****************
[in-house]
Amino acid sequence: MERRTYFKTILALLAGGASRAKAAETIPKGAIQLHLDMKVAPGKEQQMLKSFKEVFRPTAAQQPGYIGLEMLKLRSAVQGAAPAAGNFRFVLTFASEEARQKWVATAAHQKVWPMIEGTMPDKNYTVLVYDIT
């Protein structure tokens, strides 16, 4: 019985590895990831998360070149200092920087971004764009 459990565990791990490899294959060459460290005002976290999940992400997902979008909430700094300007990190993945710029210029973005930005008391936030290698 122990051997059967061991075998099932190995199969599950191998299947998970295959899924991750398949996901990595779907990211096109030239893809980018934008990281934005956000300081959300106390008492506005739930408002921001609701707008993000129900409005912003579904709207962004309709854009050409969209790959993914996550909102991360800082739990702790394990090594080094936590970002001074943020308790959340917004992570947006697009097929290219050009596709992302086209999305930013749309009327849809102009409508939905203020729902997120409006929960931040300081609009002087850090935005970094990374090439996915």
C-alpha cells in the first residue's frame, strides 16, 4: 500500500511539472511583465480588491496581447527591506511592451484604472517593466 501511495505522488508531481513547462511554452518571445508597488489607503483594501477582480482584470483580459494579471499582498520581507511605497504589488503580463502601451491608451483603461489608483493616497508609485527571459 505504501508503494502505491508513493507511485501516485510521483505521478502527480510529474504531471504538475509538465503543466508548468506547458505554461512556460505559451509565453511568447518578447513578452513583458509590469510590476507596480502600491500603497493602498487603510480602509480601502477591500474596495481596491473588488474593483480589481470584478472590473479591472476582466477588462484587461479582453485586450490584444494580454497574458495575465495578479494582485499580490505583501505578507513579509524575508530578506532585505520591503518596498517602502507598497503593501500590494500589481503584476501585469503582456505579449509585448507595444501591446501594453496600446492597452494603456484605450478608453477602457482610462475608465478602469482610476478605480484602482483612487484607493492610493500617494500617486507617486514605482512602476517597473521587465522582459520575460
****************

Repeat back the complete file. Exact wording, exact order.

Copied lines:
[in-house]
Amino acid sequence: MERRTYFKTILALLAGGASRAKAAETIPKGAIQLHLDMKVAPGKEQQMLKSFKEVFRPTAAQQPGYIGLEMLKLRSAVQGAAPAAGNFRFVLTFASEEARQKWVATAAHQKVWPMIEGTMPDKNYTVLVYDIT
């Protein structure tokens, strides 16, 4: 019985590895990831998360070149200092920087971004764009 459990565990791990490899294959060459460290005002976290999940992400997902979008909430700094300007990190993945710029210029973005930005008391936030290698 122990051997059967061991075998099932190995199969599950191998299947998970295959899924991750398949996901990595779907990211096109030239893809980018934008990281934005956000300081959300106390008492506005739930408002921001609701707008993000129900409005912003579904709207962004309709854009050409969209790959993914996550909102991360800082739990702790394990090594080094936590970002001074943020308790959340917004992570947006697009097929290219050009596709992302086209999305930013749309009327849809102009409508939905203020729902997120409006929960931040300081609009002087850090935005970094990374090439996915």
C-alpha cells in the first residue's frame, strides 16, 4: 500500500511539472511583465480588491496581447527591506511592451484604472517593466 501511495505522488508531481513547462511554452518571445508597488489607503483594501477582480482584470483580459494579471499582498520581507511605497504589488503580463502601451491608451483603461489608483493616497508609485527571459 505504501508503494502505491508513493507511485501516485510521483505521478502527480510529474504531471504538475509538465503543466508548468506547458505554461512556460505559451509565453511568447518578447513578452513583458509590469510590476507596480502600491500603497493602498487603510480602509480601502477591500474596495481596491473588488474593483480589481470584478472590473479591472476582466477588462484587461479582453485586450490584444494580454497574458495575465495578479494582485499580490505583501505578507513579509524575508530578506532585505520591503518596498517602502507598497503593501500590494500589481503584476501585469503582456505579449509585448507595444501591446501594453496600446492597452494603456484605450478608453477602457482610462475608465478602469482610476478605480484602482483612487484607493492610493500617494500617486507617486514605482512602476517597473521587465522582459520575460